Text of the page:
Fr.: fibre à faible perte
Optical fiber that transmits a greater percentage of input light than does high-loss step-index fiber.
Fr.: galaxie de faible masse
A galaxy with stellar masses ≤ 109 → solar masses (Dawn K. Erb, 2015, Nature, 9 July).
setâre-ye kamjerm (#)
Fr.: étoile de faible masse
low-mass X-ray binary (LMXB)
dorin-e partow-e iks-e kam-jerm
Fr.: binaire X de faible masse
A member of one of the two main classes of
→ X-ray binary systems where one of the components is a
→ neutron star or → black hole
and the other component a → low-mass star with a spectral type A
or later. LMXBs mainly emit → soft X-rays.
The ratio of their optical to X-ray luminosities is less than 0.1. They belong
to → old stellar populations
with ages 5-15 × 109 years and are found in
→ globular clusters
and in the → bulge
of our → Milky Way
galaxy; some are also found in the disk.
Hercules X-1 is an example of LMXBs.
Fr.: environnement faible en métaux
A medium in which chemical elements have abundances smaller than the solar values.
Relatively low in position, rank, or order.
Comparative of → low.
havâsepehr-e zirin, javv-e ~
Fr.: atmosphère inférieure
Generally and quite loosely, that part of the atmosphere in which most weather phenomena occur (i.e., the → troposphere and lower → stratosphere); hence used in contrast to the common meaning for the → upper atmosphere. In other contexts, the term implies the lower troposphere (Meteorology Glossary, American Meteorological Society).
Fr.: culmination inférieure
The instant of culmination when the star passes between the pole and the horizon, having an hour angle of 12h. Lower culmination for non-circumpolar objects occur below the horizon and is thus unobservable. Same as → inferior culmination. See also → upper culmination.
Fr.: manteau inférieur
jofteš-e LS, jafsari-ye ~
Fr.: couplage LS
Same as → Russell-Saunders coupling.
Moderately warm; tepid.
M.E. lukewarme "tepid," from luke "tepid," of unknown origin, + → warm.
Velarm "lukewarm, tepid," of unknown origin.
The SI unit of luminous flux, equal to the luminous flux emitted per unit solid angle by a standard point source having a luminous intensity of 1 candela. → candela.
L. lumen (gen. luminis) "light," from lucere "to shine," related to lux "light," lucidus "clear," luna, "moon;" Fr. lumière "light;" cf. Pers. ruz "day," rowšan "bright, clear," rowzan "window, aperture;" foruq "light," afruxtan "to light, kindle;" Mid.Pers. rôšn "light; bright, luminous," rôc "day;" O.Pers. raucah-rocânak "window;" O.Pers. raocah- "light, luminous; daylight;" Av. raocana- "bright, shining, radiant;" akin to Skt. rocaná- "bright, shining," roka- "brightness, light;" Gk. leukos "white, clear;" O.E. leoht, leht, from W.Gmc. *leukhtam (cf. O.Fris. liacht, M.Du. lucht, Ger. Licht), from PIE *leuk- "light, brightness."
Lumen loanword, as above.
The luminous intensity in a given direction of a small element of surface area divided by the orthogonal projection of this area onto a plane at right angle to the direction. It is measured in candelas per square meter. Luminance is often called surface brightness of the object.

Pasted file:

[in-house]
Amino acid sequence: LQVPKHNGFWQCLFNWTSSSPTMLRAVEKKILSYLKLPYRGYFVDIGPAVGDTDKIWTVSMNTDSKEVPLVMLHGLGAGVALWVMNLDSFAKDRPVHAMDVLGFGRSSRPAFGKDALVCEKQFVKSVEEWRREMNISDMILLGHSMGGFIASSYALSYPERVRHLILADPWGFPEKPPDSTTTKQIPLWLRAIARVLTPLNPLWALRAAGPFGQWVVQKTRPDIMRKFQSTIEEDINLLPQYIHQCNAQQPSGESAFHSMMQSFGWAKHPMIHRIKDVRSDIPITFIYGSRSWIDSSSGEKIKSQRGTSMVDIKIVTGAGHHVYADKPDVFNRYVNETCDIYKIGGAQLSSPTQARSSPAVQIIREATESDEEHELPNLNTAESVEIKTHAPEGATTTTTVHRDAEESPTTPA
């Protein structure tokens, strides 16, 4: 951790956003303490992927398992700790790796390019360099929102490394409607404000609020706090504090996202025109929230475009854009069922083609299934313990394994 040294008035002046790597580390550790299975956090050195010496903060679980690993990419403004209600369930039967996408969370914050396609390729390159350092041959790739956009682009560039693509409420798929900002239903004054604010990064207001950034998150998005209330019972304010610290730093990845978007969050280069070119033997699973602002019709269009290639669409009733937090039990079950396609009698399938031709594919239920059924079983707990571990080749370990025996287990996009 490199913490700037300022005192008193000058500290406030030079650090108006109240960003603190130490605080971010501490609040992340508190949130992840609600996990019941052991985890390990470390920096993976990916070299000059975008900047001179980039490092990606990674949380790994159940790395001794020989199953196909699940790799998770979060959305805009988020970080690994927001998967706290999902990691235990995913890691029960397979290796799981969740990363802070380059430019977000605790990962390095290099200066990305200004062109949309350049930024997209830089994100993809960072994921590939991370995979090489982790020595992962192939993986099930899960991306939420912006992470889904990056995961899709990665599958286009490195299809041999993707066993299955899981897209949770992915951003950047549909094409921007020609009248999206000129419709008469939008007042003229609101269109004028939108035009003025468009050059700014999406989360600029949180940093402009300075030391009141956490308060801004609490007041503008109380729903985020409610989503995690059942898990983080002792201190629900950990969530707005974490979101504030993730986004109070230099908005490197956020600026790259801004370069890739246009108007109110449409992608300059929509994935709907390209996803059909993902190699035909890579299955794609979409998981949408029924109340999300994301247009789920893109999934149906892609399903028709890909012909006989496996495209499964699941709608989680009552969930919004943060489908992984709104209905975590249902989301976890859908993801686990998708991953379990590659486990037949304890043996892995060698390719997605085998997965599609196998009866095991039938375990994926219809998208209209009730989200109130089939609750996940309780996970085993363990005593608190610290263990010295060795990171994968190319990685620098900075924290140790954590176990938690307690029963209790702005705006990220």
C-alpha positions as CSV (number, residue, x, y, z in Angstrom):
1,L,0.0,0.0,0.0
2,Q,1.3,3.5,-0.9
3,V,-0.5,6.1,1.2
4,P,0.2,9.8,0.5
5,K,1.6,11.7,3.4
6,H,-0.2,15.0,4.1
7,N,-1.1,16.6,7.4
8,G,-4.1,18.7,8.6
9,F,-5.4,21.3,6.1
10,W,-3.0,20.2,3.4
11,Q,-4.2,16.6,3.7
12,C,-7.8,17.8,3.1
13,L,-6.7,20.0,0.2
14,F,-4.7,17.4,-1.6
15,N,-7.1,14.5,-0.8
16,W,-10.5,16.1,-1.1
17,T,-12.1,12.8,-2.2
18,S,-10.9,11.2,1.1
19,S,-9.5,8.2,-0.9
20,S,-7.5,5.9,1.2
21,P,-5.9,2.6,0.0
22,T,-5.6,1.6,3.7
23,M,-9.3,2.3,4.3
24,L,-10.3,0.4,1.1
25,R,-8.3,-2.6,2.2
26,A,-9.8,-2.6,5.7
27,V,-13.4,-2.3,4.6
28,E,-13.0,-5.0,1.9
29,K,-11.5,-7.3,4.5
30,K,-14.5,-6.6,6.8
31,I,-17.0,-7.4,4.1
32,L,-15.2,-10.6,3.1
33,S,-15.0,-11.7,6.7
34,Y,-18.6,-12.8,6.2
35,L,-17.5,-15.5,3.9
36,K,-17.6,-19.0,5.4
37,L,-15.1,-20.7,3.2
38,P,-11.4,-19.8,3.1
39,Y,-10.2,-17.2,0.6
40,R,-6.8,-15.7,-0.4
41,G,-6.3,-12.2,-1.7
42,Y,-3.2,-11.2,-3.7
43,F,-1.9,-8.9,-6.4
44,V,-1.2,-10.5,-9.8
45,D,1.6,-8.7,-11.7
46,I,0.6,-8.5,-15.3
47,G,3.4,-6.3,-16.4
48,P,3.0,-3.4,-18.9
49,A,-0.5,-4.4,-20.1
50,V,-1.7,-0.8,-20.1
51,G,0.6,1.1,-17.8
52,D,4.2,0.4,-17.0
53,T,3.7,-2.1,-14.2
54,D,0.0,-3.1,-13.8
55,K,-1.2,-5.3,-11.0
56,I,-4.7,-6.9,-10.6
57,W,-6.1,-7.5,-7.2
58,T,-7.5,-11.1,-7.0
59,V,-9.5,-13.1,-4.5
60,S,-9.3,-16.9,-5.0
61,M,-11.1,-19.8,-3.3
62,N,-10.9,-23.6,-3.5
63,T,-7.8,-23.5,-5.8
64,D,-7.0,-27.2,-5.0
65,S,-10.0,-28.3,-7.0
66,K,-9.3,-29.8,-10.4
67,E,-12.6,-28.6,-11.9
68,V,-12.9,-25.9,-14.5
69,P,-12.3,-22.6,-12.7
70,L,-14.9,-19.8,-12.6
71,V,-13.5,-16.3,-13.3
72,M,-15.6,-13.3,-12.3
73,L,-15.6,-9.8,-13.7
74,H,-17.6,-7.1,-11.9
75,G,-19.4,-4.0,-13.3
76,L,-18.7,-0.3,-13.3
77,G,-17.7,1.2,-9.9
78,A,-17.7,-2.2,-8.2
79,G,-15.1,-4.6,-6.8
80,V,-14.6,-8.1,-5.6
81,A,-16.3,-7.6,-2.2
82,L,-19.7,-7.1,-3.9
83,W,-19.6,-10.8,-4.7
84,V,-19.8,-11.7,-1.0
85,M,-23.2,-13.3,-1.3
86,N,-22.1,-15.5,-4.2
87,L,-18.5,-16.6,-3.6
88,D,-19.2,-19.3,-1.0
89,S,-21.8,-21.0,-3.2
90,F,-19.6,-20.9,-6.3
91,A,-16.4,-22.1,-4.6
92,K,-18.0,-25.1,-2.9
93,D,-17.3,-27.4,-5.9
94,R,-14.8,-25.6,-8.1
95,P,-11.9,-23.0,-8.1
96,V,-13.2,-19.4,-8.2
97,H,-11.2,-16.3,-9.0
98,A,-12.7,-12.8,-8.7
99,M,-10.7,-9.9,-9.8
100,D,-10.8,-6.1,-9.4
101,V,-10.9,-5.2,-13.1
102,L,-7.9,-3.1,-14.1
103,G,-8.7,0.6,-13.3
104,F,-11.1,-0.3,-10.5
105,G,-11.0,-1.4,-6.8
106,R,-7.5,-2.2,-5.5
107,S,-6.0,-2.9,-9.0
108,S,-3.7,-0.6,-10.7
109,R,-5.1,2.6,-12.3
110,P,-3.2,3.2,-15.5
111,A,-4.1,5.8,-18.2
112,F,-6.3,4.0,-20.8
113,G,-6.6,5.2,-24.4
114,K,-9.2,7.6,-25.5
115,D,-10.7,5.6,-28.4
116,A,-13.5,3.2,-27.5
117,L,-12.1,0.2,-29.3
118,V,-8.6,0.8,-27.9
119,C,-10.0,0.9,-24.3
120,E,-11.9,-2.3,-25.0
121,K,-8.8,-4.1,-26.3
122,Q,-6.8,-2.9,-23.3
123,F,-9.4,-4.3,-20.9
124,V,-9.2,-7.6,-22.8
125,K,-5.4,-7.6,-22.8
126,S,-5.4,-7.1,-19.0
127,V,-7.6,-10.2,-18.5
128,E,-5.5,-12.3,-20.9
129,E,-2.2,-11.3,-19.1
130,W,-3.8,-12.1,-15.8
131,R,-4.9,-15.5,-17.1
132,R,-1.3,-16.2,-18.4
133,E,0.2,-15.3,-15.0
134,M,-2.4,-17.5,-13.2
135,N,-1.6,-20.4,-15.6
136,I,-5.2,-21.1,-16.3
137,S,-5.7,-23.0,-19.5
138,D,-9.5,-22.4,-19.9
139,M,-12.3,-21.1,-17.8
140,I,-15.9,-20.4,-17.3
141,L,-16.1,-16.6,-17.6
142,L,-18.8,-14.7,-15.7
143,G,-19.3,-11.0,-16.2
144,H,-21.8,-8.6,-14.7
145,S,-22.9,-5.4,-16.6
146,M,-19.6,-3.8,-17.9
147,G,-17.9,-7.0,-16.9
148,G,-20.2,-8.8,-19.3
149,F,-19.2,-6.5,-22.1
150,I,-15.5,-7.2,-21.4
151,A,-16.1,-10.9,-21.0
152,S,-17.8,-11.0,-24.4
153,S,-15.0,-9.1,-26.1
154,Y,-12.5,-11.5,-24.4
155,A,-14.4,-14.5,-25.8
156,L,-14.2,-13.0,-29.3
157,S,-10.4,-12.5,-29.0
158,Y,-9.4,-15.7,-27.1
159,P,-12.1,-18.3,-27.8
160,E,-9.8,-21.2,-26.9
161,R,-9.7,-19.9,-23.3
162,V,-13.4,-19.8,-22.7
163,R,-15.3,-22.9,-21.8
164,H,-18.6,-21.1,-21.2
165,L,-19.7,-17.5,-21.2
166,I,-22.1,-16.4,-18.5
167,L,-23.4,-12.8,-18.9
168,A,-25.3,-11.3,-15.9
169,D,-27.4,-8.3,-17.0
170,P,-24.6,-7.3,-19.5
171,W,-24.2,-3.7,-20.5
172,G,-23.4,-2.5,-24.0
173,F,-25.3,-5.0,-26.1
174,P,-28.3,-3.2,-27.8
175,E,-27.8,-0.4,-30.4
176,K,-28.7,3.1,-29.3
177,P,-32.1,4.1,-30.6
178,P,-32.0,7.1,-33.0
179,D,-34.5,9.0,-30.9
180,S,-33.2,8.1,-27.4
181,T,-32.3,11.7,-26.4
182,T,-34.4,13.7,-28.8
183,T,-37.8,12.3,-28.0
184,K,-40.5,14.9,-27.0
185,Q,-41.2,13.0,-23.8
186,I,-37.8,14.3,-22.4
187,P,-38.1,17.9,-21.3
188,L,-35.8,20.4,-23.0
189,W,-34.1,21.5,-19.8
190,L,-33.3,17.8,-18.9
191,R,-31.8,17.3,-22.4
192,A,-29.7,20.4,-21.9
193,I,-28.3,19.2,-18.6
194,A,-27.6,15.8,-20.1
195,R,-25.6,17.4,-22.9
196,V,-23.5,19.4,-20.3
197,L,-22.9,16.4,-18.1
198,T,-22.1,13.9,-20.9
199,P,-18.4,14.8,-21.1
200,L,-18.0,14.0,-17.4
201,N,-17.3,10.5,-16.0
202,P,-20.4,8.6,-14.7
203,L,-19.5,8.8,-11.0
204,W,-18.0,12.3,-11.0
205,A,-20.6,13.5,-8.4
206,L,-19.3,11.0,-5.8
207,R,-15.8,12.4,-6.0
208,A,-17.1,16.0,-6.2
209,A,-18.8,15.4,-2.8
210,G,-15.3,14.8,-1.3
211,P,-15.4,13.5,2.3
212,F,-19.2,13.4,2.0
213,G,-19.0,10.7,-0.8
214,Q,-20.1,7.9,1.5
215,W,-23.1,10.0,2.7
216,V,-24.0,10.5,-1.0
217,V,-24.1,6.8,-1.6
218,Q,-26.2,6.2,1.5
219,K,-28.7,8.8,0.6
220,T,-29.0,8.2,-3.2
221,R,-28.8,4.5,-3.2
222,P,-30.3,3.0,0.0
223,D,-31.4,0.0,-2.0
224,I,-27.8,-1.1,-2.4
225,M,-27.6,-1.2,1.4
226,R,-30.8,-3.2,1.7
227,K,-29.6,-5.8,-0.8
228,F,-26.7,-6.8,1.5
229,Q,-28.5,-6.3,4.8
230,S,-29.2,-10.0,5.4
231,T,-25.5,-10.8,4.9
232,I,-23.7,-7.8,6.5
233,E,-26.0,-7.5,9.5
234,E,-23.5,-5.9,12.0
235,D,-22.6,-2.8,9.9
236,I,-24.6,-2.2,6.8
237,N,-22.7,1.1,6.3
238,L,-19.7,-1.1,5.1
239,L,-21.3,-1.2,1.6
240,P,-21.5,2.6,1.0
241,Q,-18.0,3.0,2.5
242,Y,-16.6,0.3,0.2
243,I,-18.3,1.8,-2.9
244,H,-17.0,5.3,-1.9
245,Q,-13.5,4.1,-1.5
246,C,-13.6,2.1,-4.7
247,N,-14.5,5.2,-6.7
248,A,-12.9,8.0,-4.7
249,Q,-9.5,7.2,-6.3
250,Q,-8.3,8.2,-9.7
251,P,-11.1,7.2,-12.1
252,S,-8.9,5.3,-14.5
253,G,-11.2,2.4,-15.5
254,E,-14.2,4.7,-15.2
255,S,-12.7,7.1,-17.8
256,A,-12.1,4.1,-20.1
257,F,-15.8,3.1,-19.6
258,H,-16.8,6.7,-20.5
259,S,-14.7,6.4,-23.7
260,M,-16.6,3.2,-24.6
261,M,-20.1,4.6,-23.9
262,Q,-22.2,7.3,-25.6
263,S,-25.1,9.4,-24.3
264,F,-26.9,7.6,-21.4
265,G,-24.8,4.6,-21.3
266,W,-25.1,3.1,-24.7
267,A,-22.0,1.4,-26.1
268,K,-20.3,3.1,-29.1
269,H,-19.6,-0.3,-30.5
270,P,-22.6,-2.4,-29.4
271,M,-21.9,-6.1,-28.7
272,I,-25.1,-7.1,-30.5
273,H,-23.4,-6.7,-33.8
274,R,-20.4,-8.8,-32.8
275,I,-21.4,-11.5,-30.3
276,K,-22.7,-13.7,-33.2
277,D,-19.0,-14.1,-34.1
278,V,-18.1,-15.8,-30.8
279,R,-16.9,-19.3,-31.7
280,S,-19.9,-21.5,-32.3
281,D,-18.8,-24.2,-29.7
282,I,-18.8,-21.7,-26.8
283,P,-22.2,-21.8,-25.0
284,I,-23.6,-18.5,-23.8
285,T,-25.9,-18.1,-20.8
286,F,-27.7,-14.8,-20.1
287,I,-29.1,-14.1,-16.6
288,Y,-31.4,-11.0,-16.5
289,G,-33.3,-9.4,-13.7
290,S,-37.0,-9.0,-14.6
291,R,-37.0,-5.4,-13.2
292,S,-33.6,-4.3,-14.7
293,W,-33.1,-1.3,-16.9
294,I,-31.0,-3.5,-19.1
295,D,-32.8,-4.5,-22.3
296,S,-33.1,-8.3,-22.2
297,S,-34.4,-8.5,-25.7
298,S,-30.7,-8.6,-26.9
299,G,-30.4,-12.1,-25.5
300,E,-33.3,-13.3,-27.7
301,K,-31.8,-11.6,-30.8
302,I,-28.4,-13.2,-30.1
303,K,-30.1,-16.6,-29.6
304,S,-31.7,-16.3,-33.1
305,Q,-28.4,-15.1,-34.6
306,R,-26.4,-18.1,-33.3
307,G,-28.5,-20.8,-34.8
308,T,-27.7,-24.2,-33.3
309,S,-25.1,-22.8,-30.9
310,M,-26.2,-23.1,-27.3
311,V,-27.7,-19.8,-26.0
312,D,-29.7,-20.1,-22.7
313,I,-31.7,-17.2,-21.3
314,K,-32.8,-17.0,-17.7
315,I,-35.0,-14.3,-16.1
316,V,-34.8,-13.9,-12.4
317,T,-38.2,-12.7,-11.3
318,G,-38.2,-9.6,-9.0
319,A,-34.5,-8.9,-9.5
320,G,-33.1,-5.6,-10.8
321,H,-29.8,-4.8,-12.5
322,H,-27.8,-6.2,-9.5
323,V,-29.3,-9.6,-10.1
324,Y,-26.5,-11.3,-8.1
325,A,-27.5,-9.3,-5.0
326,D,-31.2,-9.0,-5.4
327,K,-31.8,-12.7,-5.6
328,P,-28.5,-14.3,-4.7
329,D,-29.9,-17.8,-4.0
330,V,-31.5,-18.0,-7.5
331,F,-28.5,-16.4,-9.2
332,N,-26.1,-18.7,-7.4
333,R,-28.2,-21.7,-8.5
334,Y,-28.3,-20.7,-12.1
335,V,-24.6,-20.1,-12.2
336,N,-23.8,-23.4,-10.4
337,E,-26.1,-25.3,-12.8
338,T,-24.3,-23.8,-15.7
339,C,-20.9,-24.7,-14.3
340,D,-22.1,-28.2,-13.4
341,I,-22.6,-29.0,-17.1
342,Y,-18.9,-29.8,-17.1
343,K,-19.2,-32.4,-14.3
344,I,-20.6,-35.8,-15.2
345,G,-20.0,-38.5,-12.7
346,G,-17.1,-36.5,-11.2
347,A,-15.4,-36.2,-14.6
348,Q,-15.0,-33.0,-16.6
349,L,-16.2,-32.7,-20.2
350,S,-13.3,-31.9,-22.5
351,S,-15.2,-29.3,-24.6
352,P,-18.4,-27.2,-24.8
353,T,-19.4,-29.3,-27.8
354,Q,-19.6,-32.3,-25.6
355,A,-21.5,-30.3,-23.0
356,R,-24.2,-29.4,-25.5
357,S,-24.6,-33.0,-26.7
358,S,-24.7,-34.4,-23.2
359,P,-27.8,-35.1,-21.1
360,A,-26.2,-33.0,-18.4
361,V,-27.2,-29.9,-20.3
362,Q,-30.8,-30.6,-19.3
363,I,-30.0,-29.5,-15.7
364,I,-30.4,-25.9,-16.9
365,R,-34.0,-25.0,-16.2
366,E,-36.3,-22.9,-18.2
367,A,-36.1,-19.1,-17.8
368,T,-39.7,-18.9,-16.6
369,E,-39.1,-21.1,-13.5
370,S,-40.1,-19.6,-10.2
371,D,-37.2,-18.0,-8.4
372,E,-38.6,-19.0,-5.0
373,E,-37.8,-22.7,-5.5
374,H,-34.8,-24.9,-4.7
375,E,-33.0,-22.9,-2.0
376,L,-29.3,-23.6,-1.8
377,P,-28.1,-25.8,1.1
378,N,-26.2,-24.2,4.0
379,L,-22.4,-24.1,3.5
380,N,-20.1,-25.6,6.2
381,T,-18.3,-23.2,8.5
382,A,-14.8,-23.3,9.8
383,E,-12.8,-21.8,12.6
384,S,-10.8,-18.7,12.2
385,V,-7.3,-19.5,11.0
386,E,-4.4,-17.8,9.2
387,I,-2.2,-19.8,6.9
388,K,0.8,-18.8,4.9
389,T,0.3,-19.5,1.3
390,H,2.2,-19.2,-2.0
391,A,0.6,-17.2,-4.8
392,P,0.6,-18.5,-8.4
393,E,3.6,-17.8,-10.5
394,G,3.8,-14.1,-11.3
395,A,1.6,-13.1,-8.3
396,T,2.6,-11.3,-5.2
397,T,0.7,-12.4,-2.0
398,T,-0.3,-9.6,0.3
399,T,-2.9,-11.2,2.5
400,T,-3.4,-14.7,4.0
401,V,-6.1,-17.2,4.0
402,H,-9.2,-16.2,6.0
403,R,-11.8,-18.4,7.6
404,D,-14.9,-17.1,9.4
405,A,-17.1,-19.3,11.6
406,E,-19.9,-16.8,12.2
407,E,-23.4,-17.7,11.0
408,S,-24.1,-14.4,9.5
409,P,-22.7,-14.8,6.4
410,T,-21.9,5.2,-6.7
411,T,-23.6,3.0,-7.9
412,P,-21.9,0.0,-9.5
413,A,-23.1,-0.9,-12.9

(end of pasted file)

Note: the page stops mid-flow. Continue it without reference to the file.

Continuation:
From lumin-, combining form of → lumen "light," + -ance a suffix used to form nouns either from adjectives in -ant or from verbs.
Tâbâni, from tâbidan "to shine," → luminous.
The emission of light at low temperatures by any process other than → incandescence, where a substance emits light without being strongly heated. Luminescence is a collective term for different phenomena, for example: → phosphorescence, → fluorescence, → chemiluminescence, → photoluminescence.
Capable of, suitable for, or exhibiting luminescence.
The → total → brightness
of a star or other astronomical object.
It is expressed in watts and represents the total amount of
→ energy that the object radiates each
→ second over all
wavelength regions of the → electromagnetic spectrum.
Because this quantity is independent of distance, it is an
→ intrinsic brightness.
Verbal noun of → luminous.
rade-ye tâbandegi (#)
Fr.: classe de luminosité
A classification of stellar spectra according to luminosity for a given → spectral type. The luminosity class is an indication of a star's → surface gravity. It is shown by a Roman numeral as follows: I (→ supergiants), II (bright → giants), III (normal giants), IV (→ subgiants), and V (→ dwarf stars, or → main-sequence stars). Luminosity classes VI (→ subdwarfs) and VII (→ white dwarfs) are rarely used. Subclasses a, b, and c are especially used for supergiants, while the most luminous → hypergiants are assigned luminosity class Ia-0.
Fr.: distance de luminosité
1) Distance derived by comparison of → observed and
→ intrinsic luminosities.
If an object has a known luminosity L, and the observed flux is
S, the luminosity distance is defined by
DL = (L/4πS)1/2.
Fr.: fonction de luminosité
Number → distribution of → stars or galaxies (→ galaxy) with respect to their → absolute magnitudes. The luminosity function shows the → number of stars of a given intrinsic luminosity (or the number of galaxies per integrated magnitude band) in a given → volume of space.
Fr.: problème de luminosité
Low-mass → protostars are about an order of magnitude less luminous than expected. Two possible solutions are that → low-mass stars form slowly, and/or protostellar → accretion is episodic. The latter accounts for less than half the missing luminosity. The solution to this problem relates directly to the fundamental question of the time required to form a low-mass star (McKee & Offner, 2010, astro-ph/1010.4307).